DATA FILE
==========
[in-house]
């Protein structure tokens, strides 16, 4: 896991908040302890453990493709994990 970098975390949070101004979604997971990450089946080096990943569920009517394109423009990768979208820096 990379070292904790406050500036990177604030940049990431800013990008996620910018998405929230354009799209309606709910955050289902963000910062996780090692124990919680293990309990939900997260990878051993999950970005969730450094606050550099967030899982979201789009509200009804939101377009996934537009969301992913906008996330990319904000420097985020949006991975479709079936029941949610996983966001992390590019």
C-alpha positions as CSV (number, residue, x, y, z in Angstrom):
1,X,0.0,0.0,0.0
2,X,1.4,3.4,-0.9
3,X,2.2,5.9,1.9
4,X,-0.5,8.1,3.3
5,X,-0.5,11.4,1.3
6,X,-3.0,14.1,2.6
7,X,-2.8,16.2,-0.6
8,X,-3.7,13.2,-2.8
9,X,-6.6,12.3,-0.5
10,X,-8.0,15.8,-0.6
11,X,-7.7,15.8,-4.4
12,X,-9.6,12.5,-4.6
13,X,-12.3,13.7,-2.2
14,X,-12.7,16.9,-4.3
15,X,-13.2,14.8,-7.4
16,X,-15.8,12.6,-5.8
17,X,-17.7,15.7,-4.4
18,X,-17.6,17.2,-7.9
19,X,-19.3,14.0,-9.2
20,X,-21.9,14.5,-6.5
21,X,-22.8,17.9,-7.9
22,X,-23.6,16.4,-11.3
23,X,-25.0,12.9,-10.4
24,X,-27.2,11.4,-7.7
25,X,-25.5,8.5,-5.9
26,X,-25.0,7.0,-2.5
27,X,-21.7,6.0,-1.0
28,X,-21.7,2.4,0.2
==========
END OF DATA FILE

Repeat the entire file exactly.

[in-house]
């Protein structure tokens, strides 16, 4: 896991908040302890453990493709994990 970098975390949070101004979604997971990450089946080096990943569920009517394109423009990768979208820096 990379070292904790406050500036990177604030940049990431800013990008996620910018998405929230354009799209309606709910955050289902963000910062996780090692124990919680293990309990939900997260990878051993999950970005969730450094606050550099967030899982979201789009509200009804939101377009996934537009969301992913906008996330990319904000420097985020949006991975479709079936029941949610996983966001992390590019």
C-alpha positions as CSV (number, residue, x, y, z in Angstrom):
1,X,0.0,0.0,0.0
2,X,1.4,3.4,-0.9
3,X,2.2,5.9,1.9
4,X,-0.5,8.1,3.3
5,X,-0.5,11.4,1.3
6,X,-3.0,14.1,2.6
7,X,-2.8,16.2,-0.6
8,X,-3.7,13.2,-2.8
9,X,-6.6,12.3,-0.5
10,X,-8.0,15.8,-0.6
11,X,-7.7,15.8,-4.4
12,X,-9.6,12.5,-4.6
13,X,-12.3,13.7,-2.2
14,X,-12.7,16.9,-4.3
15,X,-13.2,14.8,-7.4
16,X,-15.8,12.6,-5.8
17,X,-17.7,15.7,-4.4
18,X,-17.6,17.2,-7.9
19,X,-19.3,14.0,-9.2
20,X,-21.9,14.5,-6.5
21,X,-22.8,17.9,-7.9
22,X,-23.6,16.4,-11.3
23,X,-25.0,12.9,-10.4
24,X,-27.2,11.4,-7.7
25,X,-25.5,8.5,-5.9
26,X,-25.0,7.0,-2.5
27,X,-21.7,6.0,-1.0
28,X,-21.7,2.4,0.2